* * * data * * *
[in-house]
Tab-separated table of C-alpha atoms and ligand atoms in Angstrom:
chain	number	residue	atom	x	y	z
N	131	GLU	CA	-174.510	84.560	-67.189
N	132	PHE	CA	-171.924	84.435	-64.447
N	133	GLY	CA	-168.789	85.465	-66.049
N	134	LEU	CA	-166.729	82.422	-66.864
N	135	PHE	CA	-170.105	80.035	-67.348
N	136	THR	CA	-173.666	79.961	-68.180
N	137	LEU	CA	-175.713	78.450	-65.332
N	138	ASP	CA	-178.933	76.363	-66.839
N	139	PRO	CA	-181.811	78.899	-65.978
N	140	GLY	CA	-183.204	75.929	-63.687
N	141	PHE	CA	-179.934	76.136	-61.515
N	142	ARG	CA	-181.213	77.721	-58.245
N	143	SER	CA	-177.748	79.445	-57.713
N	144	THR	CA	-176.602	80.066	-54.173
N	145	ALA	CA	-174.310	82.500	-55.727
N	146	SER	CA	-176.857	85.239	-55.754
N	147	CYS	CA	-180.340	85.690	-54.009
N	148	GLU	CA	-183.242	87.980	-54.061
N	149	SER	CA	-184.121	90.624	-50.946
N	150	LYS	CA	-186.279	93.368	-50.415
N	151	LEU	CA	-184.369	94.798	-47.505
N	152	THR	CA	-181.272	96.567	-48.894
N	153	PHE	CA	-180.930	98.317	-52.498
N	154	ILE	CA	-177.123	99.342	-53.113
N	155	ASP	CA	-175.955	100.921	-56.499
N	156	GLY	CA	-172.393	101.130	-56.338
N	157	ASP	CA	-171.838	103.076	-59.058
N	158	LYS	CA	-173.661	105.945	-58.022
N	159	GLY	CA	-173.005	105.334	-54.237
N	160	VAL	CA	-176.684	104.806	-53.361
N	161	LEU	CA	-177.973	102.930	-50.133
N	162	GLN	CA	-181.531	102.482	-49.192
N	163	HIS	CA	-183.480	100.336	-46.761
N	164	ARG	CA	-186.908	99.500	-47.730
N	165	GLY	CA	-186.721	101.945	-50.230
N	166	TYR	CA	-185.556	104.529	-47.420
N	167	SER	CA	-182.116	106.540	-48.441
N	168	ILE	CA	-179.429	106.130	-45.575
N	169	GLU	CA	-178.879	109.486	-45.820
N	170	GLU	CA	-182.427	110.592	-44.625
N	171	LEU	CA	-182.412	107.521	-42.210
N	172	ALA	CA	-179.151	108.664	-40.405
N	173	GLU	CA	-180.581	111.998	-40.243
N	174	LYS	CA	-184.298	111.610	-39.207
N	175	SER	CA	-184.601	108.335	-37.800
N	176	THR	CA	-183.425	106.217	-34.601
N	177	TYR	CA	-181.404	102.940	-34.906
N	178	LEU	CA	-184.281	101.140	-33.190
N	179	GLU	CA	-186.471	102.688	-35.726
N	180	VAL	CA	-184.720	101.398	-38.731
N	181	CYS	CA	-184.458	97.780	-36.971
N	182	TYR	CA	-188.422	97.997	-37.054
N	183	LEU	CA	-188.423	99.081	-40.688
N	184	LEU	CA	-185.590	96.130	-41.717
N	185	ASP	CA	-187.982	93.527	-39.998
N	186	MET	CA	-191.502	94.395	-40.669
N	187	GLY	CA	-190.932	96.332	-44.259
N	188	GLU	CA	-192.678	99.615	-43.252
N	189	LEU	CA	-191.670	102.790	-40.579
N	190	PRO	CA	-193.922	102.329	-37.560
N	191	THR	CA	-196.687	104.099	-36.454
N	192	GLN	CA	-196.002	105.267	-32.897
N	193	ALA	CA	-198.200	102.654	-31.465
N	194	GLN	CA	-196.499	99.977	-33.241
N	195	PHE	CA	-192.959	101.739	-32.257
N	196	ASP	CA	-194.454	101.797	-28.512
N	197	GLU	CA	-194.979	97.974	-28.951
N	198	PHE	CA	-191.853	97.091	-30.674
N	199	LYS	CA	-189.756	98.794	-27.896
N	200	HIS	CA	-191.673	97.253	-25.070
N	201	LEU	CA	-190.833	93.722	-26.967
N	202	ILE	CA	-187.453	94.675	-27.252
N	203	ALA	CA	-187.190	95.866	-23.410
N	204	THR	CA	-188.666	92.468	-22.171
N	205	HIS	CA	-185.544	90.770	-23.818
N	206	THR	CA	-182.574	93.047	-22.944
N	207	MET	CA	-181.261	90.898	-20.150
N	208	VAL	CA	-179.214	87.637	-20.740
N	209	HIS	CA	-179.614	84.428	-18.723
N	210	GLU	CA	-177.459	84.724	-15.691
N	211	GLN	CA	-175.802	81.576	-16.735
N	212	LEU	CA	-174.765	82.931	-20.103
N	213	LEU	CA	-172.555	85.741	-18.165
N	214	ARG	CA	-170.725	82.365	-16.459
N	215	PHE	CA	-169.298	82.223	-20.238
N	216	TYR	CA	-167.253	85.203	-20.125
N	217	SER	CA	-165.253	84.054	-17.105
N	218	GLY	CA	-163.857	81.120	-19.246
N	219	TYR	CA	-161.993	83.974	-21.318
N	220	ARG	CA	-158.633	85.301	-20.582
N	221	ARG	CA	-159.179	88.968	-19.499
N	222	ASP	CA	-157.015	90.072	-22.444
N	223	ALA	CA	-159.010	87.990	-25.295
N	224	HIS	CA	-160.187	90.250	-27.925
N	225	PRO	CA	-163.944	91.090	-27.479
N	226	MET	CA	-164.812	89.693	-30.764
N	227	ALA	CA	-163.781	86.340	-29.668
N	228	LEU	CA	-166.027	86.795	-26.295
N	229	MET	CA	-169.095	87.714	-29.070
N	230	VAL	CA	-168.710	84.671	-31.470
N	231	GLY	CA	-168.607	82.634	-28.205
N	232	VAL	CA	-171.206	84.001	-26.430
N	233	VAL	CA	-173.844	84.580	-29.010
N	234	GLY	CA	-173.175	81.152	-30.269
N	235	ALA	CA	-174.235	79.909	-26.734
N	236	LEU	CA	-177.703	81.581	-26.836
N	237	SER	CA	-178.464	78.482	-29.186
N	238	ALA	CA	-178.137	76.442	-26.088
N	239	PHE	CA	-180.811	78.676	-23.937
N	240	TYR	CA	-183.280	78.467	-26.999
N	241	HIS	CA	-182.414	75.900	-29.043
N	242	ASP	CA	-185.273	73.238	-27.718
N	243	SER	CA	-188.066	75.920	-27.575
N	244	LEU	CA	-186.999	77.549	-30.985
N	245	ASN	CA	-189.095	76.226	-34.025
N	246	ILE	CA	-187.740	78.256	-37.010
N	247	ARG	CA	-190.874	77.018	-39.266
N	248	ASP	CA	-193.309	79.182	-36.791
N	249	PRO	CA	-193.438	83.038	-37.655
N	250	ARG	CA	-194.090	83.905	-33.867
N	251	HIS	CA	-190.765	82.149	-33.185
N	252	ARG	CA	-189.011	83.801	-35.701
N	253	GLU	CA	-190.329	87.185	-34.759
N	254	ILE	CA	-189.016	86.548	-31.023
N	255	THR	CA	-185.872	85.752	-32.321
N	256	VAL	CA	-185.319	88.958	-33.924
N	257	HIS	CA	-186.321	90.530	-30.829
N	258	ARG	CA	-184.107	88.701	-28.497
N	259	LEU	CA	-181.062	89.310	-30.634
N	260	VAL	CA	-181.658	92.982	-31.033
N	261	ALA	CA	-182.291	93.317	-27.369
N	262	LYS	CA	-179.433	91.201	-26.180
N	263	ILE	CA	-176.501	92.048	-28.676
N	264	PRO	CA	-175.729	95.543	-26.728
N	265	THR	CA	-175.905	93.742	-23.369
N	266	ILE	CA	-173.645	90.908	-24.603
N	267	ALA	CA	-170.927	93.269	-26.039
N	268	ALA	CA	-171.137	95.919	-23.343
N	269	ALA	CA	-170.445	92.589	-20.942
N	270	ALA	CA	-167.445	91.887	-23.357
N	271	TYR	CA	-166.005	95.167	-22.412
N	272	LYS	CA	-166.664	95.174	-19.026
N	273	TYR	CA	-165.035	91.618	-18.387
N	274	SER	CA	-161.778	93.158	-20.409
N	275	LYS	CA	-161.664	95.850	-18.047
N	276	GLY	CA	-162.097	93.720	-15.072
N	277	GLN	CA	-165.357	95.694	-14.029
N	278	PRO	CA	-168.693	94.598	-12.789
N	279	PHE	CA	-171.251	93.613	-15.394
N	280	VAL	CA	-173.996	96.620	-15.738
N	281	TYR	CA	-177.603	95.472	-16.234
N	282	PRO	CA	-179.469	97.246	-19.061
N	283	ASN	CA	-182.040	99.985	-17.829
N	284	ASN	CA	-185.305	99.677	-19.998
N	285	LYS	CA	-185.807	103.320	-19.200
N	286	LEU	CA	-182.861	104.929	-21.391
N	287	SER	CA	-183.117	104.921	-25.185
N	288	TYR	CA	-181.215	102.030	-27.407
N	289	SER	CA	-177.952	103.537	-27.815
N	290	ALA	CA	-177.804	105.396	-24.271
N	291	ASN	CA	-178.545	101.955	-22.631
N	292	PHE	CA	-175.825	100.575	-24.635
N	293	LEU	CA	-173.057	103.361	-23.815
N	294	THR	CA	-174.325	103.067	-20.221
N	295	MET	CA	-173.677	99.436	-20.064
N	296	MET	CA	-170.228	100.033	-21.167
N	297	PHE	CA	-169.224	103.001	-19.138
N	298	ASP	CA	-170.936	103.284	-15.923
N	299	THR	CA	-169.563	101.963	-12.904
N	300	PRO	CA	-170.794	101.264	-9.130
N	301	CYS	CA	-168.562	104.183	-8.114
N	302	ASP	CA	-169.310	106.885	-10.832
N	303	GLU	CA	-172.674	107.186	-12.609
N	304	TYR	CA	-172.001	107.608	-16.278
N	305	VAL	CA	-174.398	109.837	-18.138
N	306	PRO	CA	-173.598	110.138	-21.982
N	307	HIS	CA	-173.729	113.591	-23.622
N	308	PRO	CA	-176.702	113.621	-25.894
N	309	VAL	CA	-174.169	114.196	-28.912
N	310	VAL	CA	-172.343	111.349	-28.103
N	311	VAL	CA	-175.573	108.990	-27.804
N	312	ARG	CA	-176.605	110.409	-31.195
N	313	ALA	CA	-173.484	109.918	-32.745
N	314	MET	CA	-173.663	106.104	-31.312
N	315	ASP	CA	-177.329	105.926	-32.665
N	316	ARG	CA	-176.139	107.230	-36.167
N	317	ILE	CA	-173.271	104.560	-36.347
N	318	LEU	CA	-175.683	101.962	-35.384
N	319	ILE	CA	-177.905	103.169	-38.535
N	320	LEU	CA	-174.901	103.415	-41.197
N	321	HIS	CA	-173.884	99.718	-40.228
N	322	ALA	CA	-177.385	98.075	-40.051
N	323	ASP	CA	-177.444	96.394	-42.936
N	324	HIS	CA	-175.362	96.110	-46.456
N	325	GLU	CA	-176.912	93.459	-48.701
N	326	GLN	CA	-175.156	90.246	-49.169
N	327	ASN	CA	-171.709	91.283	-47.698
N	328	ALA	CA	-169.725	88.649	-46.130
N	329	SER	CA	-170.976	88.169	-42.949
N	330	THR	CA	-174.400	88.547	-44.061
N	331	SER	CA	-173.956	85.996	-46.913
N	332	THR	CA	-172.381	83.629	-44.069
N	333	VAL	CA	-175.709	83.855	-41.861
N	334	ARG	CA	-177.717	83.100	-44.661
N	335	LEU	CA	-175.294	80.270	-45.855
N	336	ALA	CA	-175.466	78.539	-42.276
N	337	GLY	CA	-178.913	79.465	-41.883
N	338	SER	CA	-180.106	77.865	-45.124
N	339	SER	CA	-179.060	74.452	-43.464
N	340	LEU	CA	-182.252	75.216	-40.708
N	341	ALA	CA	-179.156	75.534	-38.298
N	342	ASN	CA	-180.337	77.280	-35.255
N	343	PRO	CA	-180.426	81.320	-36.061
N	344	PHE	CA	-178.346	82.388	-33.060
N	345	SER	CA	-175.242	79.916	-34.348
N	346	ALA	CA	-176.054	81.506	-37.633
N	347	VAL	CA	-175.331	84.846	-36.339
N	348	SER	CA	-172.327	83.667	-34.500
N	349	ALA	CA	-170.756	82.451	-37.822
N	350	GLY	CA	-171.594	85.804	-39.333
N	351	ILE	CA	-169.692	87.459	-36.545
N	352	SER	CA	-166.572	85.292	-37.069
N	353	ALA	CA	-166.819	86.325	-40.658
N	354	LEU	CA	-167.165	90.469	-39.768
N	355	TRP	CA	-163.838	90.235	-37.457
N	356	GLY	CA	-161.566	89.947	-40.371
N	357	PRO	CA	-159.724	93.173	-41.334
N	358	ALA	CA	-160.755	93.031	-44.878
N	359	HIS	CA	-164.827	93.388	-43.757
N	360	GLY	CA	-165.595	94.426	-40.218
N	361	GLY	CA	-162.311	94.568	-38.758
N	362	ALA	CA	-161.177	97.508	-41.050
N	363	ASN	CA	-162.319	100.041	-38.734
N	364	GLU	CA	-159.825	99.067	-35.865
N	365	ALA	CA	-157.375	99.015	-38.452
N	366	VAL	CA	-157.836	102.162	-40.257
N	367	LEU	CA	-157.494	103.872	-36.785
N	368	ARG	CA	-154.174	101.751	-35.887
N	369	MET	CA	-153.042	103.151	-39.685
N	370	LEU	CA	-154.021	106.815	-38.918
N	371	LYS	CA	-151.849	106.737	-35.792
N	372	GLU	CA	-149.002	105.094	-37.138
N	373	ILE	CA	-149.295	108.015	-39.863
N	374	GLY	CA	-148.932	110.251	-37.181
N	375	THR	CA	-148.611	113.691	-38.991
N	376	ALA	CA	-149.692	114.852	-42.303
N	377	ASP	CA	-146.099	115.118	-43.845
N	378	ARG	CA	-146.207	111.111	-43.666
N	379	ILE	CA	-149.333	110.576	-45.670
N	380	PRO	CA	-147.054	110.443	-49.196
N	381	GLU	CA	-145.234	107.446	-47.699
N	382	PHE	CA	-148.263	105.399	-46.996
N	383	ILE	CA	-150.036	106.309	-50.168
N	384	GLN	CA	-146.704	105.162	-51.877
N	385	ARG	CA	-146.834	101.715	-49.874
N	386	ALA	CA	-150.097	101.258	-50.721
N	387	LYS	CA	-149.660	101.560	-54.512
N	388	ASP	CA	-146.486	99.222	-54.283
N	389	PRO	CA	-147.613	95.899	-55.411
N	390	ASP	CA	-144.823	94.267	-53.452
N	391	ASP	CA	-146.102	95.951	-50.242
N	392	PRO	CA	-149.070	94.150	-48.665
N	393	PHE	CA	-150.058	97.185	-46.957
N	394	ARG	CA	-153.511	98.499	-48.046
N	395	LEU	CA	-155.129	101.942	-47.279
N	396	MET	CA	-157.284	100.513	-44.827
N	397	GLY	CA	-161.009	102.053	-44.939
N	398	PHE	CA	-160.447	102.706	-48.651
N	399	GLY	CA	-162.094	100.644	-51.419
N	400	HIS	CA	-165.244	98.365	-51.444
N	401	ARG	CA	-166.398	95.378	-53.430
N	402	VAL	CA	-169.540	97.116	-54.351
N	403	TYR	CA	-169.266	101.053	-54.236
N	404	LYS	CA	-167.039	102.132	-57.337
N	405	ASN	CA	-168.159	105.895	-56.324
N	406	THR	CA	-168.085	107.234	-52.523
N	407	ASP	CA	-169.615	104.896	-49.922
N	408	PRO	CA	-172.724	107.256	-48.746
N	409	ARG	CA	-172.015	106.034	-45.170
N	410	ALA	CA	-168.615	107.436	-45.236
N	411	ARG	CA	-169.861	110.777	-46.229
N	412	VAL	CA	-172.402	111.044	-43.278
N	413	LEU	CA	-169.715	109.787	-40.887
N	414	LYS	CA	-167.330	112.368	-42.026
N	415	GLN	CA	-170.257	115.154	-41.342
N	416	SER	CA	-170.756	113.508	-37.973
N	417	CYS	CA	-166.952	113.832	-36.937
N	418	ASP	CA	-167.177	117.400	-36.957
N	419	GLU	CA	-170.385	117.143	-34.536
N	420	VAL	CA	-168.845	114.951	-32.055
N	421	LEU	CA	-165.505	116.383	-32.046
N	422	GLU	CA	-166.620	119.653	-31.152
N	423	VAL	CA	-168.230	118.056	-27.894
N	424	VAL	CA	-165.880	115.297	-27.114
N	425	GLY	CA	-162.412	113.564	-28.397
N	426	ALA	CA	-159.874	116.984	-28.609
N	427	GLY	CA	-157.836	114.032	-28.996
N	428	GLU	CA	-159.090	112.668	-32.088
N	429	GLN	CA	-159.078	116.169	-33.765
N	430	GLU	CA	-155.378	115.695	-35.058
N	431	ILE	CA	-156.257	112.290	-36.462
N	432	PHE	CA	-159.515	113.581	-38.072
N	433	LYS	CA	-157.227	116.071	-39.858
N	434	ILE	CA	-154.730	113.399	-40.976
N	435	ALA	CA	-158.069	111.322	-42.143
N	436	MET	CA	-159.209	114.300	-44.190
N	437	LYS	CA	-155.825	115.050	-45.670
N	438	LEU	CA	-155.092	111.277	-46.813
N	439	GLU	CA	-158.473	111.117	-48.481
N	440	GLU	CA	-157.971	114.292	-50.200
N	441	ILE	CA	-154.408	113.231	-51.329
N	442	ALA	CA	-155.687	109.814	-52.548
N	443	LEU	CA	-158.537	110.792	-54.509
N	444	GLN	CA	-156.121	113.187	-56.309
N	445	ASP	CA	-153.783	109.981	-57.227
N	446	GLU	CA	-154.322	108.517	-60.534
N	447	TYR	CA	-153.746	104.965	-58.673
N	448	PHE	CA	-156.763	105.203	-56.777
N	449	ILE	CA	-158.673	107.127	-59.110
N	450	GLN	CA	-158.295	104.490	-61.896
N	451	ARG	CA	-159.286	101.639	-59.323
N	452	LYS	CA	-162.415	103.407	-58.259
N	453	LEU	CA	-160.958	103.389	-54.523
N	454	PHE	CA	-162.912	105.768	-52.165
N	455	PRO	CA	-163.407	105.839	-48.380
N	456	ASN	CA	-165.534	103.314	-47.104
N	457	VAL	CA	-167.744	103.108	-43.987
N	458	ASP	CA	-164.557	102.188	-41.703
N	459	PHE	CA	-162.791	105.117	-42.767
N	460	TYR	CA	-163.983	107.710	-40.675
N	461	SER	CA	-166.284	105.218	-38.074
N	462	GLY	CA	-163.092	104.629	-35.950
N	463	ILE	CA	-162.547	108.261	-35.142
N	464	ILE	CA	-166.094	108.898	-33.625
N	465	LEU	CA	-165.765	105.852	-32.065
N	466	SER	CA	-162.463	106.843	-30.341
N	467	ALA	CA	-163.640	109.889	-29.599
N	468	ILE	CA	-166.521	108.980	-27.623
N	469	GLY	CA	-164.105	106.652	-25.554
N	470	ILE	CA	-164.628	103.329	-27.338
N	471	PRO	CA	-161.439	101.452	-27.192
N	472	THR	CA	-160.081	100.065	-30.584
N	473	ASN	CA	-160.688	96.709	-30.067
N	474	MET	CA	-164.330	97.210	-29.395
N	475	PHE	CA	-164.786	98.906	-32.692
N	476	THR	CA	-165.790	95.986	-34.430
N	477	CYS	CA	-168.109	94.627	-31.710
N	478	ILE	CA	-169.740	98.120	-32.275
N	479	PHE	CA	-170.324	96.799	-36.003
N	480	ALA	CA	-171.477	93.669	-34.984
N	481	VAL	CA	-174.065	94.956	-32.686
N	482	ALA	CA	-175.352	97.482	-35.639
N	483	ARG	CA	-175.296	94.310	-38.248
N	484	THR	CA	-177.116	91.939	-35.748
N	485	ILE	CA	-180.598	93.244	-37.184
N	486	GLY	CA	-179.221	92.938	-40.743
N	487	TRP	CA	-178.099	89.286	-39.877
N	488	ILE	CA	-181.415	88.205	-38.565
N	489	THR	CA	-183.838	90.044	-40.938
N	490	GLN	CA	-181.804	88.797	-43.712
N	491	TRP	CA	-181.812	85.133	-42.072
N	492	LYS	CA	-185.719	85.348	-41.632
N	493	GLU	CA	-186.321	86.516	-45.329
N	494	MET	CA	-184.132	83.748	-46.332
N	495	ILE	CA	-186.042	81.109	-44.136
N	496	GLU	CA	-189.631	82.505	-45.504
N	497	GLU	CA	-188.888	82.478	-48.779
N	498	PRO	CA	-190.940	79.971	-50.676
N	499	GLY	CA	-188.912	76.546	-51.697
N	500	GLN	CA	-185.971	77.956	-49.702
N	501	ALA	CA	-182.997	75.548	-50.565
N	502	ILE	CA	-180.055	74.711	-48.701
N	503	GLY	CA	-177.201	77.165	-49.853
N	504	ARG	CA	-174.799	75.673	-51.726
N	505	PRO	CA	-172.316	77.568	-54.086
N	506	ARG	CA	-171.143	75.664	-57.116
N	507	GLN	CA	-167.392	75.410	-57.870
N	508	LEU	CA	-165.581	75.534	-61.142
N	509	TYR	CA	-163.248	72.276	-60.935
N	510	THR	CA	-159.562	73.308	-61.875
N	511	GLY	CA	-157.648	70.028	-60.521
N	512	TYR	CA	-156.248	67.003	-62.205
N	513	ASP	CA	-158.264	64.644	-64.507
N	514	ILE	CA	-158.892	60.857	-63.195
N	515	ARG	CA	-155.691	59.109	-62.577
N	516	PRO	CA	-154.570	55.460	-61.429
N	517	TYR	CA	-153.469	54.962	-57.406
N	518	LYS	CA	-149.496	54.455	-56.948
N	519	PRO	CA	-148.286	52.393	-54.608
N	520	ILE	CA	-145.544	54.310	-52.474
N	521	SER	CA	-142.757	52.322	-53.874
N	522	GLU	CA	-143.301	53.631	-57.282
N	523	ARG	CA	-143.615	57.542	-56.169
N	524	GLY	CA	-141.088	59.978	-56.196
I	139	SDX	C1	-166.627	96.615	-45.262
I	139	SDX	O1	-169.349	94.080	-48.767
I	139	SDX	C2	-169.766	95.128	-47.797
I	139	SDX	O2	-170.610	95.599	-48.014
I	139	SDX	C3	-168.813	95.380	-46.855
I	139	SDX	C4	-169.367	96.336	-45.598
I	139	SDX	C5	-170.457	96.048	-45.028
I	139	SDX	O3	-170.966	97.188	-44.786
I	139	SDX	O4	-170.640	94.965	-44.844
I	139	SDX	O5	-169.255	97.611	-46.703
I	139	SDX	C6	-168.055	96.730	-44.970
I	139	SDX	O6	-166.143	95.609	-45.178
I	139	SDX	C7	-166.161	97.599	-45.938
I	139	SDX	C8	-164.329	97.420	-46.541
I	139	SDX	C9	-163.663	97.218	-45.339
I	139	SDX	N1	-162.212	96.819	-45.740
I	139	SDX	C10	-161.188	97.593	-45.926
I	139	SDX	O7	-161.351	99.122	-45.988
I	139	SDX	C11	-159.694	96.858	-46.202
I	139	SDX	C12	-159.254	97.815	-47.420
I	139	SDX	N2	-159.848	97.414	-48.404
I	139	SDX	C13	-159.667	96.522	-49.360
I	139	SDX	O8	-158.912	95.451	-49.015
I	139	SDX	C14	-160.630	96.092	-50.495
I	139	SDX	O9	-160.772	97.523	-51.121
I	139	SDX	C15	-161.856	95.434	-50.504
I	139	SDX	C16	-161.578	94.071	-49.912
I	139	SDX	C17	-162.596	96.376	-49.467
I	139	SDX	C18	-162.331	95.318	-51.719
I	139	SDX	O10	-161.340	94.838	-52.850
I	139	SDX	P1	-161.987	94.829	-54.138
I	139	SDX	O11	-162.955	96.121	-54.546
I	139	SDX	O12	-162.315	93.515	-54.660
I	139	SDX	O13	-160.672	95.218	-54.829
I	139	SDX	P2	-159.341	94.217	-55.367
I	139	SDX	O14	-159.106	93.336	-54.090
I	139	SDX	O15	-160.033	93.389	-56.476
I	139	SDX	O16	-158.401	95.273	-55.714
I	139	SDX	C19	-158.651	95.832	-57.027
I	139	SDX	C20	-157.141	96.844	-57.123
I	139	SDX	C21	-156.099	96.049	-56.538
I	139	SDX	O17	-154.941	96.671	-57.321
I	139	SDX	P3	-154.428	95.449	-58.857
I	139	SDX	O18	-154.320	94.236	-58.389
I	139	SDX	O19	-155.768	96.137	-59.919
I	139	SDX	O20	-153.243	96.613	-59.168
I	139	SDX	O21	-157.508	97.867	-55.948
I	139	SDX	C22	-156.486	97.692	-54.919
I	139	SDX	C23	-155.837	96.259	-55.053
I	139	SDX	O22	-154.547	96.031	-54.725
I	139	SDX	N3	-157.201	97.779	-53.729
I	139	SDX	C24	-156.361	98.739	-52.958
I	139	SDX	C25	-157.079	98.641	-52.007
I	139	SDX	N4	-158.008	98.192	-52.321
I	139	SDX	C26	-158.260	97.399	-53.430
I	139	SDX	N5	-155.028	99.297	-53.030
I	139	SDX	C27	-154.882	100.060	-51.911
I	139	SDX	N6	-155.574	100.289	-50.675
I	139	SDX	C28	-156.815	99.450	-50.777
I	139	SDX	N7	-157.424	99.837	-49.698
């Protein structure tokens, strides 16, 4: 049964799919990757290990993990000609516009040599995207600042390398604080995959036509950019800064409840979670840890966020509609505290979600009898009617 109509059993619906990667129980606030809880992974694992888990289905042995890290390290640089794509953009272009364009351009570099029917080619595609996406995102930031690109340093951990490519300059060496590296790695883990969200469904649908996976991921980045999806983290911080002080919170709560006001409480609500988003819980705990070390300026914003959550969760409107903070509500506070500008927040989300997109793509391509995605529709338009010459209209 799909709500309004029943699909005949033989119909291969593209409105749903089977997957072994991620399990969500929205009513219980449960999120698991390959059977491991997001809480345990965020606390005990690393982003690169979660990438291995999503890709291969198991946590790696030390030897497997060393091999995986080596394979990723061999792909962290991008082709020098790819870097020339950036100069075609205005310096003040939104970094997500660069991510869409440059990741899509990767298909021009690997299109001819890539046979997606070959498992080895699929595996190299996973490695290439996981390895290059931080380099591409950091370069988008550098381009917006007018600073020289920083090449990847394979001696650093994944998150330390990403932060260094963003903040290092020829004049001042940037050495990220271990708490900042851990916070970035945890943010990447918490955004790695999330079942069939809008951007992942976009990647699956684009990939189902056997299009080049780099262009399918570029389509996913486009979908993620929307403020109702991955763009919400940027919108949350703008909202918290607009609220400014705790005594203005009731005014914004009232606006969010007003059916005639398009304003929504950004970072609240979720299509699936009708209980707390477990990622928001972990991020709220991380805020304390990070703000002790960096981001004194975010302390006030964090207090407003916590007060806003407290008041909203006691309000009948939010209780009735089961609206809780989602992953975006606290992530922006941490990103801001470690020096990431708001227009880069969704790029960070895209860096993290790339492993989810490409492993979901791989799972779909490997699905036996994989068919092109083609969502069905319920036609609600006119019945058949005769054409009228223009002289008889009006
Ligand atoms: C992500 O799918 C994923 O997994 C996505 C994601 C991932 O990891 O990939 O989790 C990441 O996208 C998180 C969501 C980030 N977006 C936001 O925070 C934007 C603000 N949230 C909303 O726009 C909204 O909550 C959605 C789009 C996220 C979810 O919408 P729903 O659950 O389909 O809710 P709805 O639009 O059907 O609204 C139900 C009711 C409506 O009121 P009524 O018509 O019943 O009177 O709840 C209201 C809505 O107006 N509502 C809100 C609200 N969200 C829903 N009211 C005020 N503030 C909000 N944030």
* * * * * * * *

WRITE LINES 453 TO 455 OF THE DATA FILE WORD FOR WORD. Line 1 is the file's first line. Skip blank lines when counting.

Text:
I	139	SDX	N5	-155.028	99.297	-53.030
I	139	SDX	C27	-154.882	100.060	-51.911
I	139	SDX	N6	-155.574	100.289	-50.675